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What It Takes to Be an Olympic Athlete

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Kristin Armstrong, Cyclist

Kristin Armstrong says she was born with a competitive game face.

"At Christmas, I'll play Dominoes with my family and friends, and they'll say they don't want to play with me because I'm so competitive," the 32-year-old Armstrong said. That competitive drive has led to impressive results on the bike. In the road race at the 2004 Olympics in Athens, Armstrong finished eighth. A two-time member of the U.S. World Championship team, Armstrong was the 2005 U.S. national champion in the time trial. In 2001, Armstrong developed osteoarthritis, and the former triathlete was forced to give up running because of its impact on her hips. So she focused on cycling.

In a typical week, Armstrong rides for 20 to 25 hours. She trains in 10-day spurts before taking a day off, although she's found that an easy day can be just as beneficial as a day of rest. On some Mondays, she'll ride for about 45 minutes to an hour and a half on a flat course in an easy gear.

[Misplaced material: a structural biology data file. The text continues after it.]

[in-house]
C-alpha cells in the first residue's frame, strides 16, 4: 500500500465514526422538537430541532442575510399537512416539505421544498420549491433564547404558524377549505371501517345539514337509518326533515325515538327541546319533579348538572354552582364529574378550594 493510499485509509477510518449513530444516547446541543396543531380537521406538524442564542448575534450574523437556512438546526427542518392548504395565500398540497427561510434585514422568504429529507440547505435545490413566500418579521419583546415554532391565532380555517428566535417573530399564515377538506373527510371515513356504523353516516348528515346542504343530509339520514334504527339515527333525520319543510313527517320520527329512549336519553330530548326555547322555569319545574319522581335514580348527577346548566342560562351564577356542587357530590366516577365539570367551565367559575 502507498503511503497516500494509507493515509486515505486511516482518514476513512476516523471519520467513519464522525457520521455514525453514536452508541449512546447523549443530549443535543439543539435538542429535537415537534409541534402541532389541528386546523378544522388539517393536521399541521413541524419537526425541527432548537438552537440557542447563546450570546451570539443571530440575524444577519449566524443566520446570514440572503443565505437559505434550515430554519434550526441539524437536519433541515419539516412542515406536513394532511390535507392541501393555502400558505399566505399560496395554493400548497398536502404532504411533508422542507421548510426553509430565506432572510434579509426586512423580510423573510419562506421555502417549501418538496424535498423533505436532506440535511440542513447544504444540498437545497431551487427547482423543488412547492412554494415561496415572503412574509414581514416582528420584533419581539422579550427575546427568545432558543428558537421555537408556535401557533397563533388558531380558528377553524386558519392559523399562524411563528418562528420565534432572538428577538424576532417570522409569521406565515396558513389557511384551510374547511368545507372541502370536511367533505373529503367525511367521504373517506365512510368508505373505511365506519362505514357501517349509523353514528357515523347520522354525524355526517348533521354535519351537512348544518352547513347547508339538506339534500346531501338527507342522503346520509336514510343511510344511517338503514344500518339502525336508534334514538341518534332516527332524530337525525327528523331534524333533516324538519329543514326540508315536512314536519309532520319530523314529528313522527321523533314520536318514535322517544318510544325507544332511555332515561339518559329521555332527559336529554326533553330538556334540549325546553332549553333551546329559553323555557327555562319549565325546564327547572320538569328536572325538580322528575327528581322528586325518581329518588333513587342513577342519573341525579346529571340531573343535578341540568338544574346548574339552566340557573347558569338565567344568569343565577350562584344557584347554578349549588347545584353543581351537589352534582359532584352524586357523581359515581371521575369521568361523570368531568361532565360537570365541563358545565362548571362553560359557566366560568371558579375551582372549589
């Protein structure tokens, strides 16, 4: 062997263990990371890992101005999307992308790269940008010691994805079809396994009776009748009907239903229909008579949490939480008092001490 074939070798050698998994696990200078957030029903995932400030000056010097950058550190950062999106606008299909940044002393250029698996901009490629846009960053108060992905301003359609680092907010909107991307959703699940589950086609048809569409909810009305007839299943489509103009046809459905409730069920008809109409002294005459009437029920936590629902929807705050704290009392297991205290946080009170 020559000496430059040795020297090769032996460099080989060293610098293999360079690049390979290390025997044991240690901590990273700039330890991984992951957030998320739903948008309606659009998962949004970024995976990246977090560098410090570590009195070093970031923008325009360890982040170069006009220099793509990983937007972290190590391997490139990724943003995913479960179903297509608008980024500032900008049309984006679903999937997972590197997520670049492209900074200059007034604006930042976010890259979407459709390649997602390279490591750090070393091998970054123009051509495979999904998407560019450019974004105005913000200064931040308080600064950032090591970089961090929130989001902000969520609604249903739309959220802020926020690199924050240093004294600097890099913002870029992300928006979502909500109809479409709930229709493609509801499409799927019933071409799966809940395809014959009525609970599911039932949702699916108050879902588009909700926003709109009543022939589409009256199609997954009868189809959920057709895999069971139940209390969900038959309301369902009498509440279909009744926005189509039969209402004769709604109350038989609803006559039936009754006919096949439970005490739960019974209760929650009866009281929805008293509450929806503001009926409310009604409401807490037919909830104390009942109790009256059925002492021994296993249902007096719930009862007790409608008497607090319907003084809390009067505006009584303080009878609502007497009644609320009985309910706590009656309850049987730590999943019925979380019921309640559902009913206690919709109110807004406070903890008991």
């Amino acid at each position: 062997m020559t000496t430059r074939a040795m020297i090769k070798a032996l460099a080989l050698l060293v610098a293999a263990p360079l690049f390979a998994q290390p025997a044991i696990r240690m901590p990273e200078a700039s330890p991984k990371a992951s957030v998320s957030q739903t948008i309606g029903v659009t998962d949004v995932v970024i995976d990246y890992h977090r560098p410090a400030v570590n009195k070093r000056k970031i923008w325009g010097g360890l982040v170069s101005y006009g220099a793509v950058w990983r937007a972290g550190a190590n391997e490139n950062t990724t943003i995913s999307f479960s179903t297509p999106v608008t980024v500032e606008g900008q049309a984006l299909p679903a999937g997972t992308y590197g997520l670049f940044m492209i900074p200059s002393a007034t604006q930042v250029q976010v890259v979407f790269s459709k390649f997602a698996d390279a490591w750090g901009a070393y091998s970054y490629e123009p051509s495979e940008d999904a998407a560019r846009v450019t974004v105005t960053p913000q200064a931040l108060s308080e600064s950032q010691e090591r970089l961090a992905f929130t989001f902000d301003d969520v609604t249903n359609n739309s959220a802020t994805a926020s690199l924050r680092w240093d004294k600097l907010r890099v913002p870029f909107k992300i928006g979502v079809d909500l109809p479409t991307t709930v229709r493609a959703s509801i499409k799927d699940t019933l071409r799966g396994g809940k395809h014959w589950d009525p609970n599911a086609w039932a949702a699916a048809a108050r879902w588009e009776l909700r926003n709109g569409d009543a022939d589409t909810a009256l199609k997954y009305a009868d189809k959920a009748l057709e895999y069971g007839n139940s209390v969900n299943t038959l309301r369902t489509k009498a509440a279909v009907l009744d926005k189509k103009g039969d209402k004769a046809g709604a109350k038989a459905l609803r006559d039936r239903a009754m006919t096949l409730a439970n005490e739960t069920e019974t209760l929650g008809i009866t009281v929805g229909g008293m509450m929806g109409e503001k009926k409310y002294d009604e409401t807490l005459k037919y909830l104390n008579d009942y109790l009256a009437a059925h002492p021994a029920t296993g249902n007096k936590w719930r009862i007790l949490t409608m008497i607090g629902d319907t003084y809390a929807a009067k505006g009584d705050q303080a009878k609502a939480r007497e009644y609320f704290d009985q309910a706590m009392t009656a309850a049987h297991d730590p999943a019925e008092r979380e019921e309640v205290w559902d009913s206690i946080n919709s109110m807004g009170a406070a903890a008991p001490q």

"It's not necessarily a day off, but mentally it's a day off," Armstrong said.

After the world championships in September, she usually abandons her bike for a month. She stays active by hiking with friends, but she doesn't participate in strenuous activity.

Now she's focusing on building her mileage base and strength training. Armstrong lowers the number of rotations per minute and shifts down, which creates more tension, and rides slowly up hills.

"There are a couple approaches to strength," Armstrong said. "My coach believes in building strength through the motion you need to do."

Armstrong has been working with her coach, Jim Miller, for about four years.

"One of the best things I did for myself was hire a coach," Armstrong said. "If you trust in your coach, it takes the pressure off you."

Hiring a coach or a trainer helped Armstrong focus on things she wasn't as good at, like taking time off.

"All athletes and exercise fanatics know how to work out well," Armstrong said. "Often you'll go workout after work for two hours and do the same things. We're creatures of habit. A coach is not so habitual."

Although training is essentially Armstrong's full time job, she values balance in her life. Fortunately, she was accepted into the Home Depot program, which allows her to work 20 hours per week with full time wages and benefits. Work is also a distraction.

"If I have an injury or something is wrong (in cycling), I'm not fixated on it," Armstrong said. Armstrong also cross-trains by skiing near her home in Boise, Idaho, and she practices yoga a couple of times per week.

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